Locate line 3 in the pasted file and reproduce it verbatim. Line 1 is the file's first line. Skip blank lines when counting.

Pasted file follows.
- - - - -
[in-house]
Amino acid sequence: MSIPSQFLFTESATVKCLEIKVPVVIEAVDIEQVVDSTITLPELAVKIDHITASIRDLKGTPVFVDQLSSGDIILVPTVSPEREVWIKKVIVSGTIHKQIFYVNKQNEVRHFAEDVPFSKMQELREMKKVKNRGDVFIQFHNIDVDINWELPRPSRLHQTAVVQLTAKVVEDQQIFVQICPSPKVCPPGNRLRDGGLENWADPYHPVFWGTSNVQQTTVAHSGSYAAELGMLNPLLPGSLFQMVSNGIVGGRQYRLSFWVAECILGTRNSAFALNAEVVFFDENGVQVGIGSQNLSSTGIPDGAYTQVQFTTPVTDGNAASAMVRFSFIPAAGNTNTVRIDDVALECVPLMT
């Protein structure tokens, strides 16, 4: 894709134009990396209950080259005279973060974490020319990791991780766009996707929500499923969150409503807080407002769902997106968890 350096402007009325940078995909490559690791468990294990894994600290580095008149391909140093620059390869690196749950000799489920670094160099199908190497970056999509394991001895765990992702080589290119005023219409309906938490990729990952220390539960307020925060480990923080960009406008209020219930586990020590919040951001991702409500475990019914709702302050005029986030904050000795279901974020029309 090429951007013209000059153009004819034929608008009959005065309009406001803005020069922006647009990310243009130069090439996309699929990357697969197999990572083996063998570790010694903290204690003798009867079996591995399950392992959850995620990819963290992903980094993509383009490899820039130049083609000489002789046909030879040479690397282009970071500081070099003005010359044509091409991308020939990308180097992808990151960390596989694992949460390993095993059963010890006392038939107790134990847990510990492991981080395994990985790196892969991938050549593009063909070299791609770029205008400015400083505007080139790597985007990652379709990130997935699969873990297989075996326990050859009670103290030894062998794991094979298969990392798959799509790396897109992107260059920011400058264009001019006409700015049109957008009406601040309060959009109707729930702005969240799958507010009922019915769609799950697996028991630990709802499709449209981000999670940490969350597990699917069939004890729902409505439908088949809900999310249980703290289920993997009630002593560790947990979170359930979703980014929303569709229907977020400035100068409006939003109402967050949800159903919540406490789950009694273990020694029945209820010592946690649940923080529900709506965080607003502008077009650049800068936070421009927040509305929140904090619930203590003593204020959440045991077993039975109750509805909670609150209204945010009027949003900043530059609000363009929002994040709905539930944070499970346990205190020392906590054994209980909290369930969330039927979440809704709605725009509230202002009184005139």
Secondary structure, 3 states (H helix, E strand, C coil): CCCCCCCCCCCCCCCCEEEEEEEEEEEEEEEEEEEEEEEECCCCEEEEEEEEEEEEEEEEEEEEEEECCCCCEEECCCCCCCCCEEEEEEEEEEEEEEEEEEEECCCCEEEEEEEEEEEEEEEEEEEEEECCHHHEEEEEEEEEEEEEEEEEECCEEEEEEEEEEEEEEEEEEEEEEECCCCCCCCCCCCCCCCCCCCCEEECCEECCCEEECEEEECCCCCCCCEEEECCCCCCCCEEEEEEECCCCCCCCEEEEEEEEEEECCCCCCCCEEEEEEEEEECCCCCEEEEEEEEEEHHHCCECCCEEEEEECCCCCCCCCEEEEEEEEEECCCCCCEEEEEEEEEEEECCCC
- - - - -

């Protein structure tokens, strides 16, 4: 894709134009990396209950080259005279973060974490020319990791991780766009996707929500499923969150409503807080407002769902997106968890 350096402007009325940078995909490559690791468990294990894994600290580095008149391909140093620059390869690196749950000799489920670094160099199908190497970056999509394991001895765990992702080589290119005023219409309906938490990729990952220390539960307020925060480990923080960009406008209020219930586990020590919040951001991702409500475990019914709702302050005029986030904050000795279901974020029309 090429951007013209000059153009004819034929608008009959005065309009406001803005020069922006647009990310243009130069090439996309699929990357697969197999990572083996063998570790010694903290204690003798009867079996591995399950392992959850995620990819963290992903980094993509383009490899820039130049083609000489002789046909030879040479690397282009970071500081070099003005010359044509091409991308020939990308180097992808990151960390596989694992949460390993095993059963010890006392038939107790134990847990510990492991981080395994990985790196892969991938050549593009063909070299791609770029205008400015400083505007080139790597985007990652379709990130997935699969873990297989075996326990050859009670103290030894062998794991094979298969990392798959799509790396897109992107260059920011400058264009001019006409700015049109957008009406601040309060959009109707729930702005969240799958507010009922019915769609799950697996028991630990709802499709449209981000999670940490969350597990699917069939004890729902409505439908088949809900999310249980703290289920993997009630002593560790947990979170359930979703980014929303569709229907977020400035100068409006939003109402967050949800159903919540406490789950009694273990020694029945209820010592946690649940923080529900709506965080607003502008077009650049800068936070421009927040509305929140904090619930203590003593204020959440045991077993039975109750509805909670609150209204945010009027949003900043530059609000363009929002994040709905539930944070499970346990205190020392906590054994209980909290369930969330039927979440809704709605725009509230202002009184005139």